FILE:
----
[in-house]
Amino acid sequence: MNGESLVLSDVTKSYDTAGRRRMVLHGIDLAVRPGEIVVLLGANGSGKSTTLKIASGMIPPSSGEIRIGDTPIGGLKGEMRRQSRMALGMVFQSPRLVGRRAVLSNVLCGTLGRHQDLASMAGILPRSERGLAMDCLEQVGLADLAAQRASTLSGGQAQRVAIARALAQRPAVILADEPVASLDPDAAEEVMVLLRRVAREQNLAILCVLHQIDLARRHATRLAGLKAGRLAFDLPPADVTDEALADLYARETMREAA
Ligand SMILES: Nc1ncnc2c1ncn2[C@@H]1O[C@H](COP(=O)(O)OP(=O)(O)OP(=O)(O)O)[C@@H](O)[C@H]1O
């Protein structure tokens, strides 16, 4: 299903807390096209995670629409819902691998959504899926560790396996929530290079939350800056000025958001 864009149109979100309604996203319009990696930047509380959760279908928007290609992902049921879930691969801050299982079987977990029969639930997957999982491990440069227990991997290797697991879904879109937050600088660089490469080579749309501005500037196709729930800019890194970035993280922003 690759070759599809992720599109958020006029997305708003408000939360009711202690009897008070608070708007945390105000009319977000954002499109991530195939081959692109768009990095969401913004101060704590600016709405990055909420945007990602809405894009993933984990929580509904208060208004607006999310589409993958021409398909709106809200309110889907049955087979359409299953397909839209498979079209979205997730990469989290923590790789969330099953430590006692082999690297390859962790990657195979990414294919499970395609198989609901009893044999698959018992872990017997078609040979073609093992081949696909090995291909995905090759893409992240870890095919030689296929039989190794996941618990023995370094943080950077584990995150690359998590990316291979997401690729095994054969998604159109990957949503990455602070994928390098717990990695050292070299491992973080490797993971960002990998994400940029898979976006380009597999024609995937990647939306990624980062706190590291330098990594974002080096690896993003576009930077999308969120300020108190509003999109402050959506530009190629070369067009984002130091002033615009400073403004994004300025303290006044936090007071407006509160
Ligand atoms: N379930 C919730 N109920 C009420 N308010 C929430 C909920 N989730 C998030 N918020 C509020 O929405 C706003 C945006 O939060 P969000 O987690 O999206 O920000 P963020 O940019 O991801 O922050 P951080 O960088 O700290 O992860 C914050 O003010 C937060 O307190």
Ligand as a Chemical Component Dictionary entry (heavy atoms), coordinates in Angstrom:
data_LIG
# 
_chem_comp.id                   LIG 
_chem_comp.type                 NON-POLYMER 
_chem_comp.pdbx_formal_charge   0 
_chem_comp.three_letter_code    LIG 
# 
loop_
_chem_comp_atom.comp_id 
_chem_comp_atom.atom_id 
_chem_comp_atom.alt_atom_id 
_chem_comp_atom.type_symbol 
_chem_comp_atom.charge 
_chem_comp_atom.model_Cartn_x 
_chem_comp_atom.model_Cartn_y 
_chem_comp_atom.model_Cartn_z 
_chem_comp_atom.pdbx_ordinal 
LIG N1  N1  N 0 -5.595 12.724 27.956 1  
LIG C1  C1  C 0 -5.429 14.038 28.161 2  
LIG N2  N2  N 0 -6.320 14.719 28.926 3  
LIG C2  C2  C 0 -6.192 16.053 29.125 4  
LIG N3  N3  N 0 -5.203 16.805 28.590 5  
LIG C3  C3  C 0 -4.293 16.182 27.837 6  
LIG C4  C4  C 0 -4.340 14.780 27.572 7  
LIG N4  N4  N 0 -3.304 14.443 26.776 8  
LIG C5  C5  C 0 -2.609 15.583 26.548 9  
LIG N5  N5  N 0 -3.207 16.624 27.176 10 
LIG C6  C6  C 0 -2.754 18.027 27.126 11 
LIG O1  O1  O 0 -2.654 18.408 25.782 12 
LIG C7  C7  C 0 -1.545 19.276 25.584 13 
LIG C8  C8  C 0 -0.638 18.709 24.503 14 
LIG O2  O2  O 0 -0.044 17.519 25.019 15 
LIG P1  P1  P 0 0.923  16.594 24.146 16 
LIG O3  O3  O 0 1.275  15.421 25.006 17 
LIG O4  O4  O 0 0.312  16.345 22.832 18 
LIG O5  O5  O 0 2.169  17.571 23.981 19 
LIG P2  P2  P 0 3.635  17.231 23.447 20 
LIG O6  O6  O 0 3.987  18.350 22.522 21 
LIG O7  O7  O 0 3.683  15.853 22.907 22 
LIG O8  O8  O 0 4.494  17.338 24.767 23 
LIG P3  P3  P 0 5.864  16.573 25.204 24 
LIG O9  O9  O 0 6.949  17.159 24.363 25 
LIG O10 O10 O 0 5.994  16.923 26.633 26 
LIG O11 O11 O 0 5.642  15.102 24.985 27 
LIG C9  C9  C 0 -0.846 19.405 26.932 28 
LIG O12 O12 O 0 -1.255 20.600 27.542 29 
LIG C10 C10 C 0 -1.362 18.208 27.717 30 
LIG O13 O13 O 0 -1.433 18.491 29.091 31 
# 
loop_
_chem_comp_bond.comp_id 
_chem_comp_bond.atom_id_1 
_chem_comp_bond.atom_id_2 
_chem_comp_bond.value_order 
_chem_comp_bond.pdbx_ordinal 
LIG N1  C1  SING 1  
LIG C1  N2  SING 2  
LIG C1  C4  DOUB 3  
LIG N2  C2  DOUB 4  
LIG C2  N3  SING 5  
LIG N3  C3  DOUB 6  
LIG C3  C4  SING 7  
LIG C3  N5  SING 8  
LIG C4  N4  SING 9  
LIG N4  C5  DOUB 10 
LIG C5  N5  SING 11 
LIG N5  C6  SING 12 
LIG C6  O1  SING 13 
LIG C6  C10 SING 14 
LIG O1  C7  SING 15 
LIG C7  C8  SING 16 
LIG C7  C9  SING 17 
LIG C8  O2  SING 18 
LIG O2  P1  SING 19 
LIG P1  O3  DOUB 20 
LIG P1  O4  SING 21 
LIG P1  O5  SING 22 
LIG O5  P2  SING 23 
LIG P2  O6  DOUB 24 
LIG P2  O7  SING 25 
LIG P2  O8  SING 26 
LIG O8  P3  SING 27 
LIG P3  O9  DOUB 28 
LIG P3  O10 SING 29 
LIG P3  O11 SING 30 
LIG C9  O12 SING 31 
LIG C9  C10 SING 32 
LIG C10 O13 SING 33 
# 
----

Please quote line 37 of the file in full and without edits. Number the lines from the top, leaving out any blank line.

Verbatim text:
LIG C8  C8  C 0 -0.638 18.709 24.503 14 